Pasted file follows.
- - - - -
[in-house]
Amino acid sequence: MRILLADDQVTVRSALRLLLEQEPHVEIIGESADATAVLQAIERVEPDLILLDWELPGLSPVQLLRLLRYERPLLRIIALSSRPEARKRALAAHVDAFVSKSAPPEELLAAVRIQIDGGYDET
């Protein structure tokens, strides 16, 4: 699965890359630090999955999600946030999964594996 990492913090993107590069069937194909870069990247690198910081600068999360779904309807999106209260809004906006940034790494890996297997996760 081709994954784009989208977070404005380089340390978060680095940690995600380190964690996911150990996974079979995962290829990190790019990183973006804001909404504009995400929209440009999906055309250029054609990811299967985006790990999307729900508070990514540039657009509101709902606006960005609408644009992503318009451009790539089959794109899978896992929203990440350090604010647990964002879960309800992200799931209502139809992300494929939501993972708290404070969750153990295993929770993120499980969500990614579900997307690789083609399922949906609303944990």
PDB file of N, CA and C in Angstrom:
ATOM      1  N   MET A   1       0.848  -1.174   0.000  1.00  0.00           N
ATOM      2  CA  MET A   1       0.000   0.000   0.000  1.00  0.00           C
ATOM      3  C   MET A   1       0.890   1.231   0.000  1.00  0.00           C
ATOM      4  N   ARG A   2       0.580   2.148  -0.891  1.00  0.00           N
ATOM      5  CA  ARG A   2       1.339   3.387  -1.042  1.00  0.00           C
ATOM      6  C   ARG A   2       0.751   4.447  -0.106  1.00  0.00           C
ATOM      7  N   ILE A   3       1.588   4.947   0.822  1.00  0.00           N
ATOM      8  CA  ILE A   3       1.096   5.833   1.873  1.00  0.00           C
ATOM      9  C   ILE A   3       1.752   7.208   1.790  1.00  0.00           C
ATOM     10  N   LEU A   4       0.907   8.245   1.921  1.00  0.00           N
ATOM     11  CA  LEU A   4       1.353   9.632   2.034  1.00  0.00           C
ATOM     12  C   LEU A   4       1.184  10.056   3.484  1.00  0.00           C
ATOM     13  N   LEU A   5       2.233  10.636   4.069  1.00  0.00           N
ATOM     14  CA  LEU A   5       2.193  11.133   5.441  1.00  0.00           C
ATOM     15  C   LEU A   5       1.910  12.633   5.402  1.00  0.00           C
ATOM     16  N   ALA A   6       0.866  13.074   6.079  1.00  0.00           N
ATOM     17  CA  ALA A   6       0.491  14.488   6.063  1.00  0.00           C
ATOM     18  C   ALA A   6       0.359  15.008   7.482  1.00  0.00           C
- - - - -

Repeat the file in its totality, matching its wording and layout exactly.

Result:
[in-house]
Amino acid sequence: MRILLADDQVTVRSALRLLLEQEPHVEIIGESADATAVLQAIERVEPDLILLDWELPGLSPVQLLRLLRYERPLLRIIALSSRPEARKRALAAHVDAFVSKSAPPEELLAAVRIQIDGGYDET
């Protein structure tokens, strides 16, 4: 699965890359630090999955999600946030999964594996 990492913090993107590069069937194909870069990247690198910081600068999360779904309807999106209260809004906006940034790494890996297997996760 081709994954784009989208977070404005380089340390978060680095940690995600380190964690996911150990996974079979995962290829990190790019990183973006804001909404504009995400929209440009999906055309250029054609990811299967985006790990999307729900508070990514540039657009509101709902606006960005609408644009992503318009451009790539089959794109899978896992929203990440350090604010647990964002879960309800992200799931209502139809992300494929939501993972708290404070969750153990295993929770993120499980969500990614579900997307690789083609399922949906609303944990």
PDB file of N, CA and C in Angstrom:
ATOM      1  N   MET A   1       0.848  -1.174   0.000  1.00  0.00           N
ATOM      2  CA  MET A   1       0.000   0.000   0.000  1.00  0.00           C
ATOM      3  C   MET A   1       0.890   1.231   0.000  1.00  0.00           C
ATOM      4  N   ARG A   2       0.580   2.148  -0.891  1.00  0.00           N
ATOM      5  CA  ARG A   2       1.339   3.387  -1.042  1.00  0.00           C
ATOM      6  C   ARG A   2       0.751   4.447  -0.106  1.00  0.00           C
ATOM      7  N   ILE A   3       1.588   4.947   0.822  1.00  0.00           N
ATOM      8  CA  ILE A   3       1.096   5.833   1.873  1.00  0.00           C
ATOM      9  C   ILE A   3       1.752   7.208   1.790  1.00  0.00           C
ATOM     10  N   LEU A   4       0.907   8.245   1.921  1.00  0.00           N
ATOM     11  CA  LEU A   4       1.353   9.632   2.034  1.00  0.00           C
ATOM     12  C   LEU A   4       1.184  10.056   3.484  1.00  0.00           C
ATOM     13  N   LEU A   5       2.233  10.636   4.069  1.00  0.00           N
ATOM     14  CA  LEU A   5       2.193  11.133   5.441  1.00  0.00           C
ATOM     15  C   LEU A   5       1.910  12.633   5.402  1.00  0.00           C
ATOM     16  N   ALA A   6       0.866  13.074   6.079  1.00  0.00           N
ATOM     17  CA  ALA A   6       0.491  14.488   6.063  1.00  0.00           C
ATOM     18  C   ALA A   6       0.359  15.008   7.482  1.00  0.00           C